Almost half of female barristers have experienced discrimination, major report finds

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12 July 2016


Dr Vanessa Davies

Dr Davies: “we cannot tolerate” situation where women treated unfairly

Almost half of female barristers (45%) have experienced discrimination at work and 40% have experienced harassment, a major report by the Bar Standards Board (BSB) has found.

The report, based on an online survey of over 1,300 barristers, found that 78% of discrimination victims failed to report it and 80% of those who had experienced harassment.

On discrimination, two-thirds of women who reported it were dissatisfied with the response.

“Concern about the impact on their career, that reporting would not achieve anything, and attitudes at the Bar towards discrimination (and the reporting of discrimination), were the most common reasons for not reporting.”

Where details of the discrimination were given, three-fifths related to incidents within the barristers’ chambers or organisation, with the majority of internal discrimination relating to “clerks and work allocation”.

For those who reported harassment, half were dissatisfied with the outcome, with the common issues being “inadequate response”, failure to take the complaint seriously and impact on their careers.

Where details of the harassment were given, half of the incidents were internal, and a “high proportion said that they had experienced harassment as pupils”.

Dr Vanessa Davies, director general of the BSB, said: “We cannot tolerate a situation where women are treated unfairly in the workplace.

“Lack of diversity and discriminatory working culture and practices impair the Bar’s ability to meet the needs of the public and could deter potentially great candidates from pursuing a career at the Bar.”

Elsewhere in Women at the Bar, the report found that almost 70% of female barristers had considered leaving the profession.

“Respondents who were BME, who had caring responsibilities for children, and who said they had experienced discrimination and/or harassment at the Bar were all more likely to have considered leaving. The most common causes for considering leaving the Bar were for family reasons and/or the difficulty of combining a career at the Bar with caring responsibilities.

“Addressing and changing elements of the culture of the Bar/legal system were cited by many respondents as key to the retention of women at the Bar.”

On a more positive note, the majority of employers (over 60%) had a flexible working policy in place and most barristers rated these policies highly. A larger majority (over 80%) had a maternity/parental leave policy in place, with most rating it positively.

Over three-quarters said recruitment in their organisation was fair and objective, with self-employed barristers the most likely to be positive.

Almost 90% of organisations had an equality policy in place, though awareness of harassment policies was far lower.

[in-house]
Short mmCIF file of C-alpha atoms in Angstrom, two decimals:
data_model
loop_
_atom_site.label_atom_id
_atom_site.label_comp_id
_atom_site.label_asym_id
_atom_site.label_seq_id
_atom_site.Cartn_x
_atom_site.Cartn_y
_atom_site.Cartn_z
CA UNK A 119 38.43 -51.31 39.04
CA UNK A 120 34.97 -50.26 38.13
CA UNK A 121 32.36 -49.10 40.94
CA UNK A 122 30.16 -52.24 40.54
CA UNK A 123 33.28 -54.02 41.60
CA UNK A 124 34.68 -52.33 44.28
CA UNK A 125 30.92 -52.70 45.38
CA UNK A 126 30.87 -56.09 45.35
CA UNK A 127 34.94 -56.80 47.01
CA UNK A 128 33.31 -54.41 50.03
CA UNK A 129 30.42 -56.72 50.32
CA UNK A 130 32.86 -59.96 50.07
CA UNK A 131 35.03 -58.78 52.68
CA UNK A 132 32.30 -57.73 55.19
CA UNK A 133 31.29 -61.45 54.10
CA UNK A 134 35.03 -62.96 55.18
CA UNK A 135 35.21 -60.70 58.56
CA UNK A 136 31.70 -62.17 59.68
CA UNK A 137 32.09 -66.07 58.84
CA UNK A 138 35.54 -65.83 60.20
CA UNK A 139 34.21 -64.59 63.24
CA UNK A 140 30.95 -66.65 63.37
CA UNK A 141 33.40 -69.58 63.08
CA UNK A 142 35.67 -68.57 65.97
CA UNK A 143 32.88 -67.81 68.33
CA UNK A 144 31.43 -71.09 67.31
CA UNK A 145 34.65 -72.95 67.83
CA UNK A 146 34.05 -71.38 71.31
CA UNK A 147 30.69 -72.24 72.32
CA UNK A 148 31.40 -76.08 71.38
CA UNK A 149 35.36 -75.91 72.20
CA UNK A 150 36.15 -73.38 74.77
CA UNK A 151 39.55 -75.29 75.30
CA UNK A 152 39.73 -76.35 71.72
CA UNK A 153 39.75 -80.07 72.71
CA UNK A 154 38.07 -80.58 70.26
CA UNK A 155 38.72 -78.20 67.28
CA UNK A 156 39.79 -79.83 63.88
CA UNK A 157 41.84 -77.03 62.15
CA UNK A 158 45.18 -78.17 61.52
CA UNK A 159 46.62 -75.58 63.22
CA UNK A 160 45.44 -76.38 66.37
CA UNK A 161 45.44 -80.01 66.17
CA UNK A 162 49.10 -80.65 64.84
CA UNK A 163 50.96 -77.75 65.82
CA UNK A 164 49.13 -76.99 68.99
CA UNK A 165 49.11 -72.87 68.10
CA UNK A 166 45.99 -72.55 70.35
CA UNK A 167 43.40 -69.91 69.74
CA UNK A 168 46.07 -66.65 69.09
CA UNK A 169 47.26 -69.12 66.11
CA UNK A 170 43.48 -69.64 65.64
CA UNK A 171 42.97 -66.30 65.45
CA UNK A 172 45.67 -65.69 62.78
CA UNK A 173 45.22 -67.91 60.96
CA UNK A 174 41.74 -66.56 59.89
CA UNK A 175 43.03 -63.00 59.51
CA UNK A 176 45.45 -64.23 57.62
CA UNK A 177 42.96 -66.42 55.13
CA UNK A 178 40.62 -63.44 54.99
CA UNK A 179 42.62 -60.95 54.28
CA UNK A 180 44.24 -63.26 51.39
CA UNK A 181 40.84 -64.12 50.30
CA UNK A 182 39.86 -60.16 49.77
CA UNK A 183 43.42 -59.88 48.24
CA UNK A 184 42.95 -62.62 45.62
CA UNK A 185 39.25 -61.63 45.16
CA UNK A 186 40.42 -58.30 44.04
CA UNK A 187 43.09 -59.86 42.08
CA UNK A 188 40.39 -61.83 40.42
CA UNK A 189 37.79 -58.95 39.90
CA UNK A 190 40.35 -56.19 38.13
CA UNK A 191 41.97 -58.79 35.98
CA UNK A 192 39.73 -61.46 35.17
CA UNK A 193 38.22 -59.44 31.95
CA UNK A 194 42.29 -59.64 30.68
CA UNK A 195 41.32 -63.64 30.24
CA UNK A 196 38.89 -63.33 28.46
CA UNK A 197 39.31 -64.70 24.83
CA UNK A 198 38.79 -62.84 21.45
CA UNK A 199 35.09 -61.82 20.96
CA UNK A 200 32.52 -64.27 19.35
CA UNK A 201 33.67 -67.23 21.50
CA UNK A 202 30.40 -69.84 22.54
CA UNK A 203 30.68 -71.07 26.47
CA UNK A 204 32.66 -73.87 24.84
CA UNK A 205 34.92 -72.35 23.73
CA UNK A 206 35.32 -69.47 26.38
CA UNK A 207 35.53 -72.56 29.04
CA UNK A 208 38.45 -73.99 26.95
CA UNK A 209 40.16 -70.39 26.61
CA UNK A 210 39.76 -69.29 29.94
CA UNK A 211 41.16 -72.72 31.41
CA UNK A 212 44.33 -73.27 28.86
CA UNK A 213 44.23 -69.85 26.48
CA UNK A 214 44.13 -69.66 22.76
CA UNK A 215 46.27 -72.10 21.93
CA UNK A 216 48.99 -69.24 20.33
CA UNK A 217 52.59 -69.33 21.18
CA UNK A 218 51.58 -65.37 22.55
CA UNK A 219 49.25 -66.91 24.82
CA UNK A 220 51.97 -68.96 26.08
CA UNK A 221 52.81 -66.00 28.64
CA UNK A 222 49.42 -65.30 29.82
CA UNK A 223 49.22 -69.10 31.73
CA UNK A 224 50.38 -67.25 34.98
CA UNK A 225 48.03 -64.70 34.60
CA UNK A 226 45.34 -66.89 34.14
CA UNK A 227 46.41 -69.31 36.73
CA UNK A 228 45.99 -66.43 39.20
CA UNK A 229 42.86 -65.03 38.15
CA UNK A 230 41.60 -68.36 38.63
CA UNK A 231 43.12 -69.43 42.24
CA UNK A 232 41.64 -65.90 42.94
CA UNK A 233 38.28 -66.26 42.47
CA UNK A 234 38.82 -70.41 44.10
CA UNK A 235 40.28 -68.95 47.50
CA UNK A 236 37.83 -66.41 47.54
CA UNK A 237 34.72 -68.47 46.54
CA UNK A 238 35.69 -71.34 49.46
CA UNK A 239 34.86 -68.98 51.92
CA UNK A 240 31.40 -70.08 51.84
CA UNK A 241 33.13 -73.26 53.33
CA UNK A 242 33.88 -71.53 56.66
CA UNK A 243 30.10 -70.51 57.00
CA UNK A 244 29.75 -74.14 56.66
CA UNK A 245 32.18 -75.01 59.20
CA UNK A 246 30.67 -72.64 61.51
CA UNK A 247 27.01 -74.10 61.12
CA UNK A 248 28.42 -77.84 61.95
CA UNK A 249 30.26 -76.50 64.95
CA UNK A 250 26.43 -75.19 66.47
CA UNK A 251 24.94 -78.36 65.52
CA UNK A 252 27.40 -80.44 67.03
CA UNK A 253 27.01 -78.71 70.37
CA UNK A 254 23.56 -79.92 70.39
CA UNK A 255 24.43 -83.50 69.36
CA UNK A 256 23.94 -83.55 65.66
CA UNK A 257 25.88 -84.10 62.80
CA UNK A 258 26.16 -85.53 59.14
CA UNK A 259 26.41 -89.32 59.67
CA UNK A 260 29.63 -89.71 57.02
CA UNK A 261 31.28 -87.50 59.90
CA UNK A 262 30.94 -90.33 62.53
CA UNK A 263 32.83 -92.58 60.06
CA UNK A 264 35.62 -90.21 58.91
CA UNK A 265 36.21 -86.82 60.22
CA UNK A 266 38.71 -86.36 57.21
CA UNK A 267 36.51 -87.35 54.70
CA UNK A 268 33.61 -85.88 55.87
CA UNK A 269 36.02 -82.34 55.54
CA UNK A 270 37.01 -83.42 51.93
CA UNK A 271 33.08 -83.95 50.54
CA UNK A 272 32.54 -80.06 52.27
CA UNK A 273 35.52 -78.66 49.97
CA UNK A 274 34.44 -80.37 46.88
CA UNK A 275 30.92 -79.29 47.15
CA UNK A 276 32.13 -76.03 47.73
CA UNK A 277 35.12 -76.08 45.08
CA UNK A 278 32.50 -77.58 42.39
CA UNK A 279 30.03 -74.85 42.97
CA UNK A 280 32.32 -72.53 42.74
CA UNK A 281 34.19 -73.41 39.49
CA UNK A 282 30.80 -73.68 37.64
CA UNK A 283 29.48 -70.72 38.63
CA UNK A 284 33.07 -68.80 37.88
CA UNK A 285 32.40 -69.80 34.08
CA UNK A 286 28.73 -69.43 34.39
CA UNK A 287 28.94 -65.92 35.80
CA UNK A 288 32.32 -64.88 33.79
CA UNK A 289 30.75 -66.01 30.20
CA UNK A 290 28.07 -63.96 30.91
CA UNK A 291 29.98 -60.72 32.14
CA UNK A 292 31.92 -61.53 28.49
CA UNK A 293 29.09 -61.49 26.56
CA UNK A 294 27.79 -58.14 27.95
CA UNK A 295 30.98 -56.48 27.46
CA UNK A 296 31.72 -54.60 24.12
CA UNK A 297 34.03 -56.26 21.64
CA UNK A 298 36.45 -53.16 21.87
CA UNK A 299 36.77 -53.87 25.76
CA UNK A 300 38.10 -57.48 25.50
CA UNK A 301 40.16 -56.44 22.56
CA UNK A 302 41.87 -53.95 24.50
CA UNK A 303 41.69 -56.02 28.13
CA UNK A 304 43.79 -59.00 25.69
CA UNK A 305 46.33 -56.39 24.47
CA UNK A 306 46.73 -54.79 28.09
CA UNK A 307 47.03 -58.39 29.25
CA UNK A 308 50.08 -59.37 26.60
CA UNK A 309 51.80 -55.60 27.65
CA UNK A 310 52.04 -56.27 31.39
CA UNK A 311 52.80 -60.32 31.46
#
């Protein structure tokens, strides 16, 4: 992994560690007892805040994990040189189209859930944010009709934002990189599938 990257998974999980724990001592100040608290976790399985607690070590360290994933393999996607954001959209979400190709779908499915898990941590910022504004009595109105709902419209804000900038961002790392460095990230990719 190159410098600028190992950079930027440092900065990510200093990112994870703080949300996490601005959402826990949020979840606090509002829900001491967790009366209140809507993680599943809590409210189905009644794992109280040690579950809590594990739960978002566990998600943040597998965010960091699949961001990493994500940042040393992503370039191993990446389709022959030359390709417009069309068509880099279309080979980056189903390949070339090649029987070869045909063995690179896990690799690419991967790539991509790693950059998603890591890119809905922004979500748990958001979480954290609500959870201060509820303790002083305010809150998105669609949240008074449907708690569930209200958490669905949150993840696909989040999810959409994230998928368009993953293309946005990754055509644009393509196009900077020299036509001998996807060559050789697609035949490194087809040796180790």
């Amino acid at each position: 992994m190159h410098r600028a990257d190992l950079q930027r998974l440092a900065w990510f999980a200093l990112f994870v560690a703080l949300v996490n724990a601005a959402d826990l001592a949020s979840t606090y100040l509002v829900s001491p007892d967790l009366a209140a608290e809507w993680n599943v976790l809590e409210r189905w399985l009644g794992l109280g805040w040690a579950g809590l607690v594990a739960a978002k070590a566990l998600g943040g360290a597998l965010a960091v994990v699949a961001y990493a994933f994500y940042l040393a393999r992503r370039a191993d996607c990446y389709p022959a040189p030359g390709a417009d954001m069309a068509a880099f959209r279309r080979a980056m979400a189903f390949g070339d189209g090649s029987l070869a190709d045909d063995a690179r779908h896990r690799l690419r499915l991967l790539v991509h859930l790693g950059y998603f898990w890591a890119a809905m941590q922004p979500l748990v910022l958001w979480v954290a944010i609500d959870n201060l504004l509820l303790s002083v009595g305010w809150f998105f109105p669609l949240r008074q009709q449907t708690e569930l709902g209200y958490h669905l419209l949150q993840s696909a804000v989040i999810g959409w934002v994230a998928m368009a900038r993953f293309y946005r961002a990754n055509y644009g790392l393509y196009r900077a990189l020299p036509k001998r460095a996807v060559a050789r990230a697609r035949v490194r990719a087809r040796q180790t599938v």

Dr Davies added: “The equality rules were intended in part to improve the retention or women at the Bar but, as we know, men outnumber women by two to one and this has not changed significantly over the last six years.”

She said there were “some encouraging findings” in the report, but some were “very disappointing”, and she would be writing to all multi-tenant chambers in England and Wales to ensure equality policies were properly implemented.

Chantal-Aimee Doerries QC, chairman of the Bar Council, commented: “Some of the experiences documented by the BSB are historic, but there is no room for complacency.

“This profession, like others, continues to face challenges around harassment and discrimination. It is a positive sign, however, that women now feel able to come forward with their experiences, and I believe that we are moving in the right direction.”

A Bar Council report on the working lives of women barristers released in July last year revealed shocking anecdotal evidence of the sexism that some of them have faced, particularly while pupils.

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One Response to “Almost half of female barristers have experienced discrimination, major report finds”

  1. A note of caution is important when looking at headline statistics. Paragraph 14 of the report says – ‘The sample was self-selecting rather than random due to the nature of the online survey methodology. As a result, it is impossible to rule out non-response bias, and the profile and experiences of the survey respondents may not be representative of the whole population of female barristers. Instead, they should be treated as indicative of the experience of the female Bar rather than as a statistically representative sample.’ Without comment from an expert statistician I am unclear what the figures actually mean, beyond, obviously, raising cause for concern which might merit further investigation. I do not see how conclusions can be drawn beyond that.

  2. Frank Maher on July 12th, 2016 at 2:10 pm

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